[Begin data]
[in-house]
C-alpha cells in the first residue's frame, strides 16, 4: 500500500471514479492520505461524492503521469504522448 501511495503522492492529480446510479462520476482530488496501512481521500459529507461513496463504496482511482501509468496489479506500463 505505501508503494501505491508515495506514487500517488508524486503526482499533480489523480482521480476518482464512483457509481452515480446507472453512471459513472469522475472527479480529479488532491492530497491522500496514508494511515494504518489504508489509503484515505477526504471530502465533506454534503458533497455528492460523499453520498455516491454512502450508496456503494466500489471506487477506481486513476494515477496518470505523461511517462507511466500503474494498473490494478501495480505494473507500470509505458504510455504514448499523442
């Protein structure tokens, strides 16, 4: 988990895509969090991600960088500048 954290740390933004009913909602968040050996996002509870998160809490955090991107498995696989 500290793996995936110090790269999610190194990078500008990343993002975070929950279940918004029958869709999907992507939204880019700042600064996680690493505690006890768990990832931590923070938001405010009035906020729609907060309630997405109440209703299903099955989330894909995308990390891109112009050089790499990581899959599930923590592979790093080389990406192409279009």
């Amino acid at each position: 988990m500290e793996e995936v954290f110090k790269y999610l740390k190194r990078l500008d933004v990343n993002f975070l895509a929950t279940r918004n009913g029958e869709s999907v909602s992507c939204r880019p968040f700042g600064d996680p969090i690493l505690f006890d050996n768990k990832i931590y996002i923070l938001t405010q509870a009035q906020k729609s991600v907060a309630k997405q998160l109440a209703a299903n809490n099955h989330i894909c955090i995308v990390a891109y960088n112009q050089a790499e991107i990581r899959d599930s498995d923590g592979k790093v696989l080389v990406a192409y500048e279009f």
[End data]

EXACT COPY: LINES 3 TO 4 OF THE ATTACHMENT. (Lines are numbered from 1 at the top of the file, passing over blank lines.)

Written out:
């Protein structure tokens, strides 16, 4: 988990895509969090991600960088500048 954290740390933004009913909602968040050996996002509870998160809490955090991107498995696989 500290793996995936110090790269999610190194990078500008990343993002975070929950279940918004029958869709999907992507939204880019700042600064996680690493505690006890768990990832931590923070938001405010009035906020729609907060309630997405109440209703299903099955989330894909995308990390891109112009050089790499990581899959599930923590592979790093080389990406192409279009």
């Amino acid at each position: 988990m500290e793996e995936v954290f110090k790269y999610l740390k190194r990078l500008d933004v990343n993002f975070l895509a929950t279940r918004n009913g029958e869709s999907v909602s992507c939204r880019p968040f700042g600064d996680p969090i690493l505690f006890d050996n768990k990832i931590y996002i923070l938001t405010q509870a009035q906020k729609s991600v907060a309630k997405q998160l109440a209703a299903n809490n099955h989330i894909c955090i995308v990390a891109y960088n112009q050089a790499e991107i990581r899959d599930s498995d923590g592979k790093v696989l080389v990406a192409y500048e279009f």